Discovering your car isn’t really what you thought you purchased can really knock the wind out of you. By investing a small amount of money, and time, in researching and decoding your prospective muscle car purchase you can sleep at night knowing that you received the value you paid for. Anyone else interested in investing a couple of hours for peace of mind when purchasing a classic or muscle car???

Emissions Test – 10 Top Tips to Pass the Emissions Test in this year

Many states and counties require your vehicle to pass an emissions test every couple of years. Your car, truck or van cannot be driven or sold without a clean bill of health. Here are ten top tips to make sure your vehicle will pass the inspection.

1. If the “check engine” light is on, you will not pass the emissions test.

If it just recently came on, maybe the problem is something short-term and will go away after several driving trips. But if not, you will have to take care of whatever is causing the problem (see below).

2. Get an oil change if you haven’t got one in the past couple of months.

Sometimes gasoline can contaminate your oil in the crankcase which increases carbon monoxide emissions.

3. Change the air filter while you’re at it.

A dirty air filter can also increase carbon monoxide emissions and you can fail the emissions test.

4. Put in new spark plugs, properly gapped.

5. Check your gas cap to make sure it has no cracks, and that it fits and closes tight.

If there’s any problem with it, get a new one. Make sure the gas cap is tightly closed with three clicks before you go for the test.

6. Fill the tank with premium gasoline.

You don’t want unburned gas anywhere but in the gas tank. Higher octane gas will burn better. You can go back to the “cheap stuff” after the inspection.

7. Add some “dry gas” or other gas additive to your tank.

When you drive the car to warm it up for the test, the additive should help clean the catalytic converter and exhaust system.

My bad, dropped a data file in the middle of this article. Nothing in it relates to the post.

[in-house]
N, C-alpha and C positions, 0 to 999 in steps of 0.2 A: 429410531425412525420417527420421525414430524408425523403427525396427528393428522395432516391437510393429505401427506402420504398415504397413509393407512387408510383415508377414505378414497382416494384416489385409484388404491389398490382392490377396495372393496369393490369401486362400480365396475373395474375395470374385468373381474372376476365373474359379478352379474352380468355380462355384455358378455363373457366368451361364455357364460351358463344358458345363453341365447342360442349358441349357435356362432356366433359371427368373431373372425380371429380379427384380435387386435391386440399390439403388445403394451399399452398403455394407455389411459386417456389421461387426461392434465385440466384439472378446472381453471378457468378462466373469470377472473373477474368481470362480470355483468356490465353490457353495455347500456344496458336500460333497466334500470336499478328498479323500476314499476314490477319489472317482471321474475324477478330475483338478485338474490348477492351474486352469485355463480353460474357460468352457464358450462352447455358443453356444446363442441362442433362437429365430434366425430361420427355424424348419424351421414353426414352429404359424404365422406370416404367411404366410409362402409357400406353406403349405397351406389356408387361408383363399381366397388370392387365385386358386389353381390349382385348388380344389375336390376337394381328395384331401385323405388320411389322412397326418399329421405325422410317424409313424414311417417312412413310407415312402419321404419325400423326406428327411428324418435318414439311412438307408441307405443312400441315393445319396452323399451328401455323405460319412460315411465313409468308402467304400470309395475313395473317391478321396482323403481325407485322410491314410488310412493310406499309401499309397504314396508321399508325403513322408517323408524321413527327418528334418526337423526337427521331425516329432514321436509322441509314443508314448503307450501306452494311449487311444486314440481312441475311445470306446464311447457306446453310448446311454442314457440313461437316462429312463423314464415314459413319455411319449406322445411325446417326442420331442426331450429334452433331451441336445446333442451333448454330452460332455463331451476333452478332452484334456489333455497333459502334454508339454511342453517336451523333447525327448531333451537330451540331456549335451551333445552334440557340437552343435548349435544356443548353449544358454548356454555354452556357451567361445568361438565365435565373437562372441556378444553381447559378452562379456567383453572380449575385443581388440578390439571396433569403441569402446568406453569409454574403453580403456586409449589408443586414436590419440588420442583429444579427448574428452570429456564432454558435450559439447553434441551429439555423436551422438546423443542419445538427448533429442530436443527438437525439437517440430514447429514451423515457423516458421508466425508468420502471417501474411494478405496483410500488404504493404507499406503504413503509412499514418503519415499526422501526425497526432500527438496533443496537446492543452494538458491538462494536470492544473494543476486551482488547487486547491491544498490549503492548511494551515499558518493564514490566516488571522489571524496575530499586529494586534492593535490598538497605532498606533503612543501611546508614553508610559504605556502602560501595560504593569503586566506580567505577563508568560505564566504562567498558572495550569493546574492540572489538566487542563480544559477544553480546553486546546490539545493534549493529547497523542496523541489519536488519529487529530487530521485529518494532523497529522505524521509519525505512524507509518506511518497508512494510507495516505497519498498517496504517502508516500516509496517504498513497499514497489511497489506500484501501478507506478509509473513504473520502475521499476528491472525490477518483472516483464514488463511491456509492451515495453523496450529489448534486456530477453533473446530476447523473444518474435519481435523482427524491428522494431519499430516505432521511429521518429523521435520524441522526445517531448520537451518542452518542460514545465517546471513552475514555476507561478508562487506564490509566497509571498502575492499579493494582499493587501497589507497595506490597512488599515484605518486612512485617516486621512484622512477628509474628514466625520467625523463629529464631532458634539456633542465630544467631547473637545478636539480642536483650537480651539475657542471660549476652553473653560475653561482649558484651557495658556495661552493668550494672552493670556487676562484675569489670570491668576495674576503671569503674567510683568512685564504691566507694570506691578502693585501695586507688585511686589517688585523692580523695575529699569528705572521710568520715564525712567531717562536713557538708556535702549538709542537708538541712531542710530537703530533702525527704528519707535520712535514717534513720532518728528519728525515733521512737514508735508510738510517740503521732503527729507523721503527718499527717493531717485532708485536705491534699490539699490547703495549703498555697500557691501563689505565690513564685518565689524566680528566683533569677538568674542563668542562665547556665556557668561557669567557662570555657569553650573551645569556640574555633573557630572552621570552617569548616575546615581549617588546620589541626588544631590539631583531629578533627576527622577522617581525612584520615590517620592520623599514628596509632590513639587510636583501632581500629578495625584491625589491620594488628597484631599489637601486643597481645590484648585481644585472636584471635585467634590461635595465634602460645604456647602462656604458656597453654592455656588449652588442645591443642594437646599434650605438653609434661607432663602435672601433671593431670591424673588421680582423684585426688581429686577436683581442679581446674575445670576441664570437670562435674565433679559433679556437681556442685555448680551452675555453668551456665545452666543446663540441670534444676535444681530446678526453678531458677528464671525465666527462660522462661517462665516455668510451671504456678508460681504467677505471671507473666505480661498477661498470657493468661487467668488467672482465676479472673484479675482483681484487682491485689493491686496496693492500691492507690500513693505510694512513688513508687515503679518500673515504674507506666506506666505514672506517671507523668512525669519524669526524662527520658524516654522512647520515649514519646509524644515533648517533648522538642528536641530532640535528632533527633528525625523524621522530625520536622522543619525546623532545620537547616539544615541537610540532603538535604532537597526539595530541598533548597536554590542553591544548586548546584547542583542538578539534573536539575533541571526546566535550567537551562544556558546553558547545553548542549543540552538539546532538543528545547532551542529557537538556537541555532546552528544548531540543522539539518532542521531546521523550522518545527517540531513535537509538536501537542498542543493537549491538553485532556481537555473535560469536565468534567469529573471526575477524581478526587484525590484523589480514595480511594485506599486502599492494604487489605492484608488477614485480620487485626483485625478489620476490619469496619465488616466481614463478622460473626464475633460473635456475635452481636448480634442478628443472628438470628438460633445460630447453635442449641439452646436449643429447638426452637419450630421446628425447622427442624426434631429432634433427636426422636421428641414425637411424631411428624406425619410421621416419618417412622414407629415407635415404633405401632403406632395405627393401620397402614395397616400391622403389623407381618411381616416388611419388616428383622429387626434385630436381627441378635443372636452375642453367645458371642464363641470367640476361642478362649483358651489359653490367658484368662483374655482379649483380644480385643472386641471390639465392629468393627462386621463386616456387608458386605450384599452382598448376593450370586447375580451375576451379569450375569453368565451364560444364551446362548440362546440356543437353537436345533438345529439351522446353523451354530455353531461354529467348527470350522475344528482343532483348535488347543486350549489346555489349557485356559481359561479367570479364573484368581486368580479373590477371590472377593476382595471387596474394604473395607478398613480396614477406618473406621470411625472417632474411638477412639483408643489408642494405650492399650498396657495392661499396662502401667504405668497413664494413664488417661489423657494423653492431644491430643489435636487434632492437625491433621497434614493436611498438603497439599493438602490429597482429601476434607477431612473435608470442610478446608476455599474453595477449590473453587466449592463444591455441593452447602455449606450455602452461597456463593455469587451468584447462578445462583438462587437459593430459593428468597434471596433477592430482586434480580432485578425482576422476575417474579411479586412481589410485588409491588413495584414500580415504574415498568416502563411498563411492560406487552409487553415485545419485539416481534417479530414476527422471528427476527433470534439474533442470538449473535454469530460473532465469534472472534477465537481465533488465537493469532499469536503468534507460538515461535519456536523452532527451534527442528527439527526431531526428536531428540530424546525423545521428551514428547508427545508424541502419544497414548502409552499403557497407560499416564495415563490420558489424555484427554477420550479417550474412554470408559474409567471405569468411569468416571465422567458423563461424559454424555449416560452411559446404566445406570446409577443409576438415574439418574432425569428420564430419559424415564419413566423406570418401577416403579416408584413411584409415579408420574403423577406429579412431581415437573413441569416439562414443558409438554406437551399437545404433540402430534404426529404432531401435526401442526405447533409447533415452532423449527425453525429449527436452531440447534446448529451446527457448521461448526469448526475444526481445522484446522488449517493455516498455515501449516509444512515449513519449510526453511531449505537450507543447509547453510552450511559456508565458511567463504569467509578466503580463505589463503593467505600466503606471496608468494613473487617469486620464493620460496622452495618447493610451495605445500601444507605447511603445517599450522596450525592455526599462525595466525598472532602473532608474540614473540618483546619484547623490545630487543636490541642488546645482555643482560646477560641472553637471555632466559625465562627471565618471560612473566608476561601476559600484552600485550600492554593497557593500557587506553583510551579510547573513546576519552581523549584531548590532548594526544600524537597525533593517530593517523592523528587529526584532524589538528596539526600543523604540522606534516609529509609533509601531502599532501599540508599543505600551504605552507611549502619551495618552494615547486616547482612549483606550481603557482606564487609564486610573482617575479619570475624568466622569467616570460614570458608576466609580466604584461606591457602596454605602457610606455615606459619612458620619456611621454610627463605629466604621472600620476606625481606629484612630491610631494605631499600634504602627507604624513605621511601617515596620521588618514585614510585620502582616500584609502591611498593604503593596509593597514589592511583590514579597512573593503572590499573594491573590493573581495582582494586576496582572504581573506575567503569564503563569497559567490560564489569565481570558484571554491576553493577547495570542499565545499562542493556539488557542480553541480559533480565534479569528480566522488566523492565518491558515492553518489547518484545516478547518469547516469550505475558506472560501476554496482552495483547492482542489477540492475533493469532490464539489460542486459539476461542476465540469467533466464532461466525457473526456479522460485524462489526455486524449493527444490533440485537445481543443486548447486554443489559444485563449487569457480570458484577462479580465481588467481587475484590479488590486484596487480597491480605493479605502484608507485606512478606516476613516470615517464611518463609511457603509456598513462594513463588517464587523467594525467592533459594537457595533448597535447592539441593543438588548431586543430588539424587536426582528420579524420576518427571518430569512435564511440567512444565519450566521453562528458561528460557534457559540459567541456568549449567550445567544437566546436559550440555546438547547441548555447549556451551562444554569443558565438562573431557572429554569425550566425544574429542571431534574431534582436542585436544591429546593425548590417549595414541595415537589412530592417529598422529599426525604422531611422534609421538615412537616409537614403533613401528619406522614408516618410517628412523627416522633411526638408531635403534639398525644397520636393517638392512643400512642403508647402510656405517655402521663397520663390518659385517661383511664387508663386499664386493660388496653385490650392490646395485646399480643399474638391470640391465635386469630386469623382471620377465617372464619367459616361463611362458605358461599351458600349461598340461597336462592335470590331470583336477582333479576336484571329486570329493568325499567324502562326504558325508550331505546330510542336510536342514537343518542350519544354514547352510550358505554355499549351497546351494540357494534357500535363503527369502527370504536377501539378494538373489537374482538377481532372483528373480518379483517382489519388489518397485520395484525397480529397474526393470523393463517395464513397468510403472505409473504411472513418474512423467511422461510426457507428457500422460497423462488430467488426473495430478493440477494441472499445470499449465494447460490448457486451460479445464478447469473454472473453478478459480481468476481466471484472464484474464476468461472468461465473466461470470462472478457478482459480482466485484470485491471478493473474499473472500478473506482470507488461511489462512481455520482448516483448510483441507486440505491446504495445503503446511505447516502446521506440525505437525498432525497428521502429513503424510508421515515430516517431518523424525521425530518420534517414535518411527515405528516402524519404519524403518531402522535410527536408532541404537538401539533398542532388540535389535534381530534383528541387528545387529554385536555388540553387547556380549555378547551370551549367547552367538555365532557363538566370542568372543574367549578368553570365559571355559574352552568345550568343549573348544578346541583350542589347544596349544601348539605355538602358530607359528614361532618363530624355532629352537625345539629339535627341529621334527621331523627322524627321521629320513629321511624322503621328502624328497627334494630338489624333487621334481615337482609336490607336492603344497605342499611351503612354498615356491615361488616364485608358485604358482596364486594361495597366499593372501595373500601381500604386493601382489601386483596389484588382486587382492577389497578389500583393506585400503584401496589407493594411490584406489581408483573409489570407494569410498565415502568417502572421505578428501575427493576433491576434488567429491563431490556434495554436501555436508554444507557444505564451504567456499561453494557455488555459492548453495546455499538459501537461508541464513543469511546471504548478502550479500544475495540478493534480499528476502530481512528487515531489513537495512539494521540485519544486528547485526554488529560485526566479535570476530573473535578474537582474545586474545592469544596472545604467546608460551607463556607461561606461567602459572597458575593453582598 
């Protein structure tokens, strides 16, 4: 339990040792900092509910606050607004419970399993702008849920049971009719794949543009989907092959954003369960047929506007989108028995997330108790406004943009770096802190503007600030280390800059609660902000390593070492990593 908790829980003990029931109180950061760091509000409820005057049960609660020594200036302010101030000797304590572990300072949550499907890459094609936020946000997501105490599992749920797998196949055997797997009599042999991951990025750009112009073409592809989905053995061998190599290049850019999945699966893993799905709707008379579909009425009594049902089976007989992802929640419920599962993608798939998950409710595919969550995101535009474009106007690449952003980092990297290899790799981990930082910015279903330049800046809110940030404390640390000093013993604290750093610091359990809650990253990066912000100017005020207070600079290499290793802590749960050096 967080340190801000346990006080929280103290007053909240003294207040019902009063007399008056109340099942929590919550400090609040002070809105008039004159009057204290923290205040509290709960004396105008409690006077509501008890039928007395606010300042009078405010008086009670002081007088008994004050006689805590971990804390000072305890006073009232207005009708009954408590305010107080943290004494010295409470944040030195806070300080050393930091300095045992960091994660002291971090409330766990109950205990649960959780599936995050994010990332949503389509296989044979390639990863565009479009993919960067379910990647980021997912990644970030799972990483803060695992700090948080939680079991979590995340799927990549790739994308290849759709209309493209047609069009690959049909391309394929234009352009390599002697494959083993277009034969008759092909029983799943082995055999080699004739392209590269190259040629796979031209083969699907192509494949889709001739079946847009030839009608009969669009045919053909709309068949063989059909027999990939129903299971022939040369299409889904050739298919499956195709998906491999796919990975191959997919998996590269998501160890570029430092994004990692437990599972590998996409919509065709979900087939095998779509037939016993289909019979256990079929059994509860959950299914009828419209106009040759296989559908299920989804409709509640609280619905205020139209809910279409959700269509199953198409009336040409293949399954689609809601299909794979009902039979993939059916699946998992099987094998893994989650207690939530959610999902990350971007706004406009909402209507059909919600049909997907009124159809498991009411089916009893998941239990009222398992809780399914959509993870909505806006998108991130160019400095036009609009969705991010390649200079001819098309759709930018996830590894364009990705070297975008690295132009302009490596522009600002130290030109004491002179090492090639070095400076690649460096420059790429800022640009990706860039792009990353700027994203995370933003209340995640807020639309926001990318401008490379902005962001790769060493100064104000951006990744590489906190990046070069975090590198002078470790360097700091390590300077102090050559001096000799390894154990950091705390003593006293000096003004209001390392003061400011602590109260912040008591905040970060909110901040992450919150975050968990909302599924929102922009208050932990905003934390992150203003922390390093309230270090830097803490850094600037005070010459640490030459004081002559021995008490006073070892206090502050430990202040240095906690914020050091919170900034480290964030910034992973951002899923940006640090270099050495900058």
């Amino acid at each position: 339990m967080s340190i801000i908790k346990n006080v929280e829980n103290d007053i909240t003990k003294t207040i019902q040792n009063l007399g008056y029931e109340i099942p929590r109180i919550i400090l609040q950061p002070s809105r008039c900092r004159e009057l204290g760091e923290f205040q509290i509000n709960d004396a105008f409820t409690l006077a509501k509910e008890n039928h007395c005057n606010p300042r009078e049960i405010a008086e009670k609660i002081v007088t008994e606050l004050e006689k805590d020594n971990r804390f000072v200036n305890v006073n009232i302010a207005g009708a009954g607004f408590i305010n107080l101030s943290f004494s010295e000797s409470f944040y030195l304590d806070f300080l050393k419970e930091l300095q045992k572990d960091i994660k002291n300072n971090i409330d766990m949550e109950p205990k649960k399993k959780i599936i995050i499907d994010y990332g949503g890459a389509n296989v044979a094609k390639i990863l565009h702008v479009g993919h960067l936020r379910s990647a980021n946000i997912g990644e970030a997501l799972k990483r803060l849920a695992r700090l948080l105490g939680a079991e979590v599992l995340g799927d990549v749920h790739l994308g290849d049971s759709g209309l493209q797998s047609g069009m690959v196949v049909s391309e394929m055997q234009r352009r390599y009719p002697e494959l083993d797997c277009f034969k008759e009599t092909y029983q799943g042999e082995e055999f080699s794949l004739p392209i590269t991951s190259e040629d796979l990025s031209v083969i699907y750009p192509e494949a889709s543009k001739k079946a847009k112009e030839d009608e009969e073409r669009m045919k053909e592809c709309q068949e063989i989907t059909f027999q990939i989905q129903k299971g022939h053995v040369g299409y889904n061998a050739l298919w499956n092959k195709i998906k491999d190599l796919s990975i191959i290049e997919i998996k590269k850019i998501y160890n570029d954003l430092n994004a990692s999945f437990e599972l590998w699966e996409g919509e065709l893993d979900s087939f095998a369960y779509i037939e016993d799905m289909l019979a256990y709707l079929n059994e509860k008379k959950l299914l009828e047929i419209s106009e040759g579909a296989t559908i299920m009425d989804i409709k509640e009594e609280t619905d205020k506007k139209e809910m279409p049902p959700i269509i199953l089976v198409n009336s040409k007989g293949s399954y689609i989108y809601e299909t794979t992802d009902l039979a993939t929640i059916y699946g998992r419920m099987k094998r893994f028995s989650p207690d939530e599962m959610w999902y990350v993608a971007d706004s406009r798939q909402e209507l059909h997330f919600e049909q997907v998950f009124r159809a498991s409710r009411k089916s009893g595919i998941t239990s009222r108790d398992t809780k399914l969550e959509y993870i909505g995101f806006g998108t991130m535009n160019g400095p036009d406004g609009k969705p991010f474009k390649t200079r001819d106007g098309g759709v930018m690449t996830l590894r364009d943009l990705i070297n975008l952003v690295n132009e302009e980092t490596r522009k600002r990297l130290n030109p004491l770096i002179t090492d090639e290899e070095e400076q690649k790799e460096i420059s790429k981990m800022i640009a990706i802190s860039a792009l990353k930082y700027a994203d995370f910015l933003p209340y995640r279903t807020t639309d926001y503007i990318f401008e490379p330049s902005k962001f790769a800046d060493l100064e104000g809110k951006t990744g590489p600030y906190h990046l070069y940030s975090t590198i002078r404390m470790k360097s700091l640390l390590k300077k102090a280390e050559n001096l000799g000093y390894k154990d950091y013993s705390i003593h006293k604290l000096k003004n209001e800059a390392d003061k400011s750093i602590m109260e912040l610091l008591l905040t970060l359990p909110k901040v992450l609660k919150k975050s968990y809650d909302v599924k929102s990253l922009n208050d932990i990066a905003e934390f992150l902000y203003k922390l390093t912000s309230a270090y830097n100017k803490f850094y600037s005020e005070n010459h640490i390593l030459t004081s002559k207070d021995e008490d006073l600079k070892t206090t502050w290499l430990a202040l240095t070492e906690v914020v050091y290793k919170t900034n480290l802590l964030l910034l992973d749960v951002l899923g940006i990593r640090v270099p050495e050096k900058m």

Note: Be sure to read the labels for the right additive and follow the instructions.

8. Make sure your tires are at their full air pressure.

The emissions test may include putting your car on the dynamometer. The tester will check it for emissions while driving your car on a spinning cylinder at various speeds. Properly-filled tires will help maintain a more even performance and lower the risk of failure.

9. Arrive at the inspection site with half a tank or less of gasoline.

This can also help prevent any gas getting in places you don’t want it during the emissions inspection. You may want to keep this point in mind when you “gas up” according to tip number six.

10. Drive the car for about half an hour before the test and idle the engine while waiting in line.

The idea is to have the engine warm and operating at its peak fuel-burning efficiency. This will also help mix your additive and get it into the fuel system.

If the “check engine” light stays on, or if following these tips doesn’t get you through the emissions inspection, there are still a couple of things you can do.

A handheld diagnostic scanner can easily turn off the check engine light. Even if the light is off, your vehicle’s computer may still hold diagnostic trouble codes. A decent scanner will also be able to reset these codes.

However, your vehicle may trigger those same codes on the way to the inspection site. Even if it does not trigger the check engine light, you will fail the emissions test when they hook up their scanner to your car’s computer. Your scanner can detect and read trouble codes whether the check engine light is on or not.

The scanner tool can tell you where to look for emissions and engine-performance problems. With it you can check your car engine’s oxygen sensors and many other parameters to find the system and sub-system where the problem lies. Fix the problem and you will be sure to clear the emissions test.

"How To" Maintenance Tips for Your 3M Clear Bra Automobile Paint Protection Film in this year

1. 3M clear bras should not be waxed with a wax containing dyes or solvents. Some waxes and other substances may bond to the paint protection film. This can lead to yellowing and haziness. We suggest cleaning the film using Plexus or Original Bike Spirits, after washing the car, to lubricate and reduce friction. Abrasive polishes and/or rubbing compounds are not to be used.

2. If your 3M clear bra has minor scratches or scuffs pour rubbing alcohol on it and let stand for 1 minute. Some scratches will disappear. Is has been found that 3M brand paint protection film can be buffed for scratch removal. It is best to let a professional detailer do this kind of work because the process can be confusing or difficult, and cause more damage instead of repair.